Don Cherry

Organic Music Society


Trumpeter Don Cherry was recognized early in his career for his contributions to the evolution of jazz—it started in the late 50s, when at 21 he first served as a crucial foil to saxophonist Ornette Coleman. The acclaim was hardly unanimous at the time, though, and many reactionary listeners dismissed Coleman and his classic quartet as charlatans. Like the saxophonist, Cherry endured the criticism and trusted his instincts; in some ways, he was even more of a seeker. A new reissue of his 1973 double album Organic Music Society not only shows how far he pushed beyond jazz convention, but also lays bare his griot heart and his lifelong passion for the kind of collaboration that transcends language. He was an accidental pioneer of a syncretic style that used the musical traditions of different cultures as raw material—what’s now often called “world music.”

Cherry moved to Sweden in 1964 (he’d later marry Swedish-born painter Monika “Moki” Karlsson), and after living there for a few years he all but vanished from the jazz scene. Organic Music Society captures some of what he was up to. Of the album’s 13 tracks, cut in 1971 and ’72, only two were recorded in a studio, and Cherry plays trumpet sparingly. Its hypnotic melange of improvised grooves, chanting, and sparse solos combines influences from India, Brazil, and Africa, but instead of attempting strict fidelity to those traditions, the musicians take a more intuitive approach. There’s a version of “Terry’s Tune” by minimalist composer Terry Riley and a soulful take on the Pharoah Sanders and Leon Thomas classic “The Creator Has a Master Plan,” but the album’s heart are these extended, free-flowing, interactive jams—which out-psychedelic most recent hippie experiments, whether by the roster of Finland’s Fonal Records or just about anybody from Brattleboro, Vermont.

Most of Cherry’s collaborators are Swedish musicians who’d fallen under his spell, including Bengt Berger and Christer Bothen—the latter of whom contributed to The Cherry Thing (Smalltown Supersound), the excellent new album that Cherry’s stepdaughter, Neneh, made with Scandinavian free-jazz trio the Thing—but it also features two unknown percussionists who’d go on to great fame, Nana Vasconcelos from Brazil and Okay Temiz from Turkey. On later records Cherry formalized the experiments of Organic Music Society, integrating similar techniques into compositions, but these raw sessions have their own rewards—they sound like woodshedding for a kind of world-shrinking music that technology wouldn’t make possible till a decade or more in the future.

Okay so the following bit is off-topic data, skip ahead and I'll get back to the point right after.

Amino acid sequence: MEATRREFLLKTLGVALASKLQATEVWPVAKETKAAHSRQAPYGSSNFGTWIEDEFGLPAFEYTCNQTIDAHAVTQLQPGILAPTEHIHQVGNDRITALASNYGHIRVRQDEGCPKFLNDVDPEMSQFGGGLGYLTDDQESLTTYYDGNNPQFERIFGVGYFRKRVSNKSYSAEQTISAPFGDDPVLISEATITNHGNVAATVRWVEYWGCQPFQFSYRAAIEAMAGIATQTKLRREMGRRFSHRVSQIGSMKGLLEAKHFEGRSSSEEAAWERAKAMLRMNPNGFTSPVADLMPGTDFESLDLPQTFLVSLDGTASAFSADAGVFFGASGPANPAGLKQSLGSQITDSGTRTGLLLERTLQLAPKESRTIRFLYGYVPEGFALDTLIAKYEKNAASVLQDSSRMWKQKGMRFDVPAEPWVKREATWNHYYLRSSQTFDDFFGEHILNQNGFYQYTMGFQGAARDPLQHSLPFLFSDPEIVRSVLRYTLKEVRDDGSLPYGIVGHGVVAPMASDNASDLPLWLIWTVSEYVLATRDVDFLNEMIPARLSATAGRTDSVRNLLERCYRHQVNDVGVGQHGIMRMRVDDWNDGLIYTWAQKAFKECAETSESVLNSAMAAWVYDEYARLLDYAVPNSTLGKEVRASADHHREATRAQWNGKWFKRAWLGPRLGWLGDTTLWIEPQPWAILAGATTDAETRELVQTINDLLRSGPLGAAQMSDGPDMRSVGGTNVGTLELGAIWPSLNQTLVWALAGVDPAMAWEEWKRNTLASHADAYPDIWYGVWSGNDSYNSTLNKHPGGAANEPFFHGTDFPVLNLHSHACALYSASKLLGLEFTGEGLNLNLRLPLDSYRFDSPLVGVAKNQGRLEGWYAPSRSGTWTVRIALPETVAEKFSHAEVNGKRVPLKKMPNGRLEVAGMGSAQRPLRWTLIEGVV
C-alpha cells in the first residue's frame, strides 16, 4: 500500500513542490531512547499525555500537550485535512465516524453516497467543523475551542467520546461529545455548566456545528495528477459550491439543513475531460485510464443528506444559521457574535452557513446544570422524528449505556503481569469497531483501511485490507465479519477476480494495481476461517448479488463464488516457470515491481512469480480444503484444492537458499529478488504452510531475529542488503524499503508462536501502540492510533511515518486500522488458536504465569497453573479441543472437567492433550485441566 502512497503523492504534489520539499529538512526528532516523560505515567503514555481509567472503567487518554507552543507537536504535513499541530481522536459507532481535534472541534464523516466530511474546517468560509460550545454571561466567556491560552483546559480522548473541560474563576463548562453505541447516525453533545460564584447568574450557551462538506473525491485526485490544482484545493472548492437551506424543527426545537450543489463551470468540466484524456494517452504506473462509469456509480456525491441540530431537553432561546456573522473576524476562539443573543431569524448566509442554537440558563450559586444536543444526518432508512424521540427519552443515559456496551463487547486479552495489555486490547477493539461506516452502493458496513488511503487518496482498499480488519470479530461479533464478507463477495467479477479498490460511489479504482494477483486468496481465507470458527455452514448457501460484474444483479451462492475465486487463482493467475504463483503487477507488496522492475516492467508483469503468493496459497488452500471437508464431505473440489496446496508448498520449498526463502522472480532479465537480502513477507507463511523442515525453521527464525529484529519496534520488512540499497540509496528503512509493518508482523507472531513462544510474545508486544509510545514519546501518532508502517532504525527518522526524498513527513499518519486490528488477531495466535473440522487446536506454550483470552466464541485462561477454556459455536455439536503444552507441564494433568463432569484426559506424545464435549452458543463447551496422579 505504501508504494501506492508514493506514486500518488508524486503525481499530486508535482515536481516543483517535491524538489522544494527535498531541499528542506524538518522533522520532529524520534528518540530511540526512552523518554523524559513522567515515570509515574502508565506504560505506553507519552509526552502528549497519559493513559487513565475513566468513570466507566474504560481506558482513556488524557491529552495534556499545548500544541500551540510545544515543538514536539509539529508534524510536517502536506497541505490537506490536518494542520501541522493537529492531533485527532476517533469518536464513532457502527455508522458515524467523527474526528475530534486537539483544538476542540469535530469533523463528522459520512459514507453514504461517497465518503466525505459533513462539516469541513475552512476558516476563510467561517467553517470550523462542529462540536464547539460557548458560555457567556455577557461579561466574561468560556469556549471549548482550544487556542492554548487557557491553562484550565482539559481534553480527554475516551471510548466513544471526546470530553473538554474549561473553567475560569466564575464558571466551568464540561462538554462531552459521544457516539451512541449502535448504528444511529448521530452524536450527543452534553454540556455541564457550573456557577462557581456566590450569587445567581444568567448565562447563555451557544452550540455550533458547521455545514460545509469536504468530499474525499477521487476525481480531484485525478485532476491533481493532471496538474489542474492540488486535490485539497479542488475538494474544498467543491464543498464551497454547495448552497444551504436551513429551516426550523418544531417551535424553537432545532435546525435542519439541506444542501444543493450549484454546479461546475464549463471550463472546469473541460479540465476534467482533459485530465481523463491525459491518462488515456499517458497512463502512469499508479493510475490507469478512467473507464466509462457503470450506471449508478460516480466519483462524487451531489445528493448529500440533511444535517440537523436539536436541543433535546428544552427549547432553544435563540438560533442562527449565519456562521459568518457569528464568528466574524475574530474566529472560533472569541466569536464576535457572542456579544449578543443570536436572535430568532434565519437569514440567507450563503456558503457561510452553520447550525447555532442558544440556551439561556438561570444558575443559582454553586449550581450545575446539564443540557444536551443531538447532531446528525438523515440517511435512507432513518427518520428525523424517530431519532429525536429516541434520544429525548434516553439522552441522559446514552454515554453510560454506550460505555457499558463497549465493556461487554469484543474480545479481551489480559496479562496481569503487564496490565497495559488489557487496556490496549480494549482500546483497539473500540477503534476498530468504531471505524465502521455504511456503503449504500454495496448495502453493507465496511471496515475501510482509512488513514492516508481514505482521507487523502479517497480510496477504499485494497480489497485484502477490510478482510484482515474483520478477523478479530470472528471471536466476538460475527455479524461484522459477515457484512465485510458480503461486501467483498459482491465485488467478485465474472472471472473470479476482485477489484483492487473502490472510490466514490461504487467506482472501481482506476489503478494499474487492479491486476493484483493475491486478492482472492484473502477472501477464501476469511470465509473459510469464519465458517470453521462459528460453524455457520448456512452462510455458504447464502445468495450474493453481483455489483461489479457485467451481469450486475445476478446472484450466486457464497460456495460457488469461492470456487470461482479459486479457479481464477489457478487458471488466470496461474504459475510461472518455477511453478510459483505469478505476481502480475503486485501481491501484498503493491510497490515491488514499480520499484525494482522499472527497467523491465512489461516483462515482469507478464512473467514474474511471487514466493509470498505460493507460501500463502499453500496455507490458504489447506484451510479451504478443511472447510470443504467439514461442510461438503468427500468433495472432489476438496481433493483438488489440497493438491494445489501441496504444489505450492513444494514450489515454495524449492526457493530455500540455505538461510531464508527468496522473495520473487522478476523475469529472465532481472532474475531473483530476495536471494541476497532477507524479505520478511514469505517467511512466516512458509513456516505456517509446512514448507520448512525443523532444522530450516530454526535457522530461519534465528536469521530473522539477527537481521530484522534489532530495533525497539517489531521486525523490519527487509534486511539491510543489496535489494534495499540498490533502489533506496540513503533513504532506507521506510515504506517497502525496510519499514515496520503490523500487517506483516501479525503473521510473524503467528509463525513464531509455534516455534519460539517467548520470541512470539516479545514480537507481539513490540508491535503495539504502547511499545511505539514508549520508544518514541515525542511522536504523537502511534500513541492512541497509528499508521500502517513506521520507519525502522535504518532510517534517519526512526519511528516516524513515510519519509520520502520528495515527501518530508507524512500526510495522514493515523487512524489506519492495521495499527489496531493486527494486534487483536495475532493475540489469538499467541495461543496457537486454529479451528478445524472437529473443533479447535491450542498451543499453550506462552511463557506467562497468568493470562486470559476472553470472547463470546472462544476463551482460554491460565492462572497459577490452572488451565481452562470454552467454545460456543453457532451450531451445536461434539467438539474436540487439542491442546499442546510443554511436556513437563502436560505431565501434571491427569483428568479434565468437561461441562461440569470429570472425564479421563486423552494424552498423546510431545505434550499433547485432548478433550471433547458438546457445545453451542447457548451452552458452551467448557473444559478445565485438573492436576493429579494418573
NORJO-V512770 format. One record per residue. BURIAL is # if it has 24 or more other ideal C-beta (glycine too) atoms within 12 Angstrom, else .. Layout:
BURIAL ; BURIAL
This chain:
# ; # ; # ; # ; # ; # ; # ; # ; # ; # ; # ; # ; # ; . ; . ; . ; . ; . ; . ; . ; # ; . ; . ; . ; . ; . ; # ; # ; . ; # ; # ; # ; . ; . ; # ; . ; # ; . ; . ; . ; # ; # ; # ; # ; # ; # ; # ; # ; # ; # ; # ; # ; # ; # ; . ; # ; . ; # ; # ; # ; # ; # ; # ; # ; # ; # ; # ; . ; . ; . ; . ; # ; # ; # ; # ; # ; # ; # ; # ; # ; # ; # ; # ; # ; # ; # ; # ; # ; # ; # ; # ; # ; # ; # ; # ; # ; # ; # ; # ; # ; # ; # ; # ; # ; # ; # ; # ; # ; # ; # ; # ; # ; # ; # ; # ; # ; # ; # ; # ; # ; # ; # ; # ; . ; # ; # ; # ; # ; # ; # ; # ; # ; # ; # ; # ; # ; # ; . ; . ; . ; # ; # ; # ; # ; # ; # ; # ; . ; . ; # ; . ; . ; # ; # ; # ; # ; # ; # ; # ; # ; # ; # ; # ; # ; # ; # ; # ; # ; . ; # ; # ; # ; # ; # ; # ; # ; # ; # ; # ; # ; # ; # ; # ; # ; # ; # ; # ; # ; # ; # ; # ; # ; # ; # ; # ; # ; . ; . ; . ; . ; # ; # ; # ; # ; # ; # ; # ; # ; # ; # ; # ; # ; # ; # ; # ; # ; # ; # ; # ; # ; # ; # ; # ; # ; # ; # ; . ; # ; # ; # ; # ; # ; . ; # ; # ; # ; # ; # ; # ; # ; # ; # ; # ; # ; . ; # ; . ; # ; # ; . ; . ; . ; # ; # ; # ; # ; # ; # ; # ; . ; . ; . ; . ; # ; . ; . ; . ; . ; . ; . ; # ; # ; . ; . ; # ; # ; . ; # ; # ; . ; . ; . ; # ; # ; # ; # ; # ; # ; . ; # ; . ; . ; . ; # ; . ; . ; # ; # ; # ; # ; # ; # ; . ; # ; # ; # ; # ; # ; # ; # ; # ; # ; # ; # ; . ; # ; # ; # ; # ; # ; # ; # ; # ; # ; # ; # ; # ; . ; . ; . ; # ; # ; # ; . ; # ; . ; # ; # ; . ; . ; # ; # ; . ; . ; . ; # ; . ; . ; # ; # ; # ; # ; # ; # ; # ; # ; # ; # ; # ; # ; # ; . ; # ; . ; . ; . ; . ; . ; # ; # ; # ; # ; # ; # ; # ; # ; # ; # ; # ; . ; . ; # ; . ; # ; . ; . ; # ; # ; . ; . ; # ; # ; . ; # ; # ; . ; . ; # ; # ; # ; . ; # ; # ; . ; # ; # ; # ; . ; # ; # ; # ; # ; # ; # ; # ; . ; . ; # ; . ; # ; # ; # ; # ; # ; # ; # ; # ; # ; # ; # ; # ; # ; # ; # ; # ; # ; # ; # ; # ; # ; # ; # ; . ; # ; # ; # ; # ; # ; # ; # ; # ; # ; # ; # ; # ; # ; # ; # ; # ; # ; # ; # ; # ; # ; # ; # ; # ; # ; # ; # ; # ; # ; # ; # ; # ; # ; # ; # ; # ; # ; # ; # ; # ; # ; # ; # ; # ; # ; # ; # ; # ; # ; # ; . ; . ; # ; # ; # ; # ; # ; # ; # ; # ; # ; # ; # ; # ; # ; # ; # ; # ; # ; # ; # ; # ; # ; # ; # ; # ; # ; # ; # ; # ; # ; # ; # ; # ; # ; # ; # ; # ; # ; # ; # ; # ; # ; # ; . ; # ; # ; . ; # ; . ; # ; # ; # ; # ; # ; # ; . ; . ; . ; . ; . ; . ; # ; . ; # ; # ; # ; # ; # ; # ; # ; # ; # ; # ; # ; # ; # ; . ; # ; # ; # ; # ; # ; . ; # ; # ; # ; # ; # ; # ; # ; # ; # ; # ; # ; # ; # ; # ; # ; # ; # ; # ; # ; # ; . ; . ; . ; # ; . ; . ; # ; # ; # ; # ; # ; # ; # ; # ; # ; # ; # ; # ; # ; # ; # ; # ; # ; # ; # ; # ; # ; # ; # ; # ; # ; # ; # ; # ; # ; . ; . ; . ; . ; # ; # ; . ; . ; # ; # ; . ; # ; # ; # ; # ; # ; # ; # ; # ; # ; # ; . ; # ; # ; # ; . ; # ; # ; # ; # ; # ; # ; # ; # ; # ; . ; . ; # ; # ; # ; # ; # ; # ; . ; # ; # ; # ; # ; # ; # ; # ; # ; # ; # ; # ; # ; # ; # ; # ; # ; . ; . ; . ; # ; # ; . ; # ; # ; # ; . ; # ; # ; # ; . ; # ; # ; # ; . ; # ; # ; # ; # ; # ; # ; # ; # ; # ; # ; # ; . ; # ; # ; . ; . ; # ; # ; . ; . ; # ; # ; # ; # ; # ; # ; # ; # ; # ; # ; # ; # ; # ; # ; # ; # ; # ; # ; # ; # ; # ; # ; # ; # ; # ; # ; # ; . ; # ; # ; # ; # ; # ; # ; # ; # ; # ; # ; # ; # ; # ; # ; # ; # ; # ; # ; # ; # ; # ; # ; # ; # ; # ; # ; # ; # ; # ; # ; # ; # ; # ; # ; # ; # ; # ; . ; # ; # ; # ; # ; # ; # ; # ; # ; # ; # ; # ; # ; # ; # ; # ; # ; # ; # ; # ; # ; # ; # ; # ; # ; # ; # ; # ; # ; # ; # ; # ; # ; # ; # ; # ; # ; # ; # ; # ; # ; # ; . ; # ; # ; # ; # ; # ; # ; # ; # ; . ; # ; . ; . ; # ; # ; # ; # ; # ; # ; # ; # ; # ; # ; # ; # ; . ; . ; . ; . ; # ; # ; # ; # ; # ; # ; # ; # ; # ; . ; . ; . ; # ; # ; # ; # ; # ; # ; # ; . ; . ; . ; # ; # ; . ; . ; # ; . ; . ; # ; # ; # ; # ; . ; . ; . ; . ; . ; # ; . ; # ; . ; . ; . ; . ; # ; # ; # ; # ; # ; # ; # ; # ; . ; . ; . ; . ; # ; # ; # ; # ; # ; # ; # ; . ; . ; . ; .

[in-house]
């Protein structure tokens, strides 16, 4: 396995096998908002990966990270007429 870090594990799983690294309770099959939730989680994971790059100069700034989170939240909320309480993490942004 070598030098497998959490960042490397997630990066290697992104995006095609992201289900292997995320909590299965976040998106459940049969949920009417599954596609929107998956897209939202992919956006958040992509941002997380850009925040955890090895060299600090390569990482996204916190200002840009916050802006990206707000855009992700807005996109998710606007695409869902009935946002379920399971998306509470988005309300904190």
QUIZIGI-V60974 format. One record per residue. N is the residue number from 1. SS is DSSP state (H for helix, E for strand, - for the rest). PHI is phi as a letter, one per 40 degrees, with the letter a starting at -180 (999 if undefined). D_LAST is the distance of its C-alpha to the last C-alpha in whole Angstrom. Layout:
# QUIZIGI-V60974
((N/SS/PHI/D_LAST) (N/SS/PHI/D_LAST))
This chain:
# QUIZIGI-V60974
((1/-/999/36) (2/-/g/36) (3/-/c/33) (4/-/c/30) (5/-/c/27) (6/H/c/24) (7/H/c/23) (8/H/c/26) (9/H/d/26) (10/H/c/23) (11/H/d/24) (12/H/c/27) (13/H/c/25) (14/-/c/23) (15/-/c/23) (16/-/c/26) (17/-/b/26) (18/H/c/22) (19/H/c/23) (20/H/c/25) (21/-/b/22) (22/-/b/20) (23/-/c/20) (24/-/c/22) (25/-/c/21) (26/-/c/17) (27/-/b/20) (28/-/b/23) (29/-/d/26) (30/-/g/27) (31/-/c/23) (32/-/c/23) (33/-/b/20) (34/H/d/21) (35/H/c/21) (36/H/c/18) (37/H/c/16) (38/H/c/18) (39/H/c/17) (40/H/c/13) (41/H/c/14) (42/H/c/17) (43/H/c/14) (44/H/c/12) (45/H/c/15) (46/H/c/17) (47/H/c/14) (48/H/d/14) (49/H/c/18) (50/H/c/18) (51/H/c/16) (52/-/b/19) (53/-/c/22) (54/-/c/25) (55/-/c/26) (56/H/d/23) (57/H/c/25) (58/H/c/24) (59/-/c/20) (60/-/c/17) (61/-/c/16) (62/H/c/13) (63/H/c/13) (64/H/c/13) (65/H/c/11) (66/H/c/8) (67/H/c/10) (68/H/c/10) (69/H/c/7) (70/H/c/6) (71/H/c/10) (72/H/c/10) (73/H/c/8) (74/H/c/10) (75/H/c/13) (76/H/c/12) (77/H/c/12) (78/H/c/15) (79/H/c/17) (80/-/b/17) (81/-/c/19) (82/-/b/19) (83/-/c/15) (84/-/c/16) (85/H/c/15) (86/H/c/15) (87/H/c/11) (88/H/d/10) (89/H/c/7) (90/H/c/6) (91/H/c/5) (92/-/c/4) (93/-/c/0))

Various artists

Dabke: Sounds of the Syrian Houran

(Sham Palace)

Dabke is a driving, relentless dance music played at weddings and parties in the Levant; Westerners who’ve heard it probably owe that pleasure to Syrian singer Omar Souleyman. He’s released several collections on Sublime Frequencies and another on Sham Palace, a new label run by Mark Gergis—who first brought Souleyman to Sublime Frequencies and has also assembled great collections of pop from Iraq, Vietnam, and Cambodia for the label. This excellent new anthology—seven tracks by six artists—offers a wider look at contemporary dabke, which tends to be documented on cassette releases of live performances.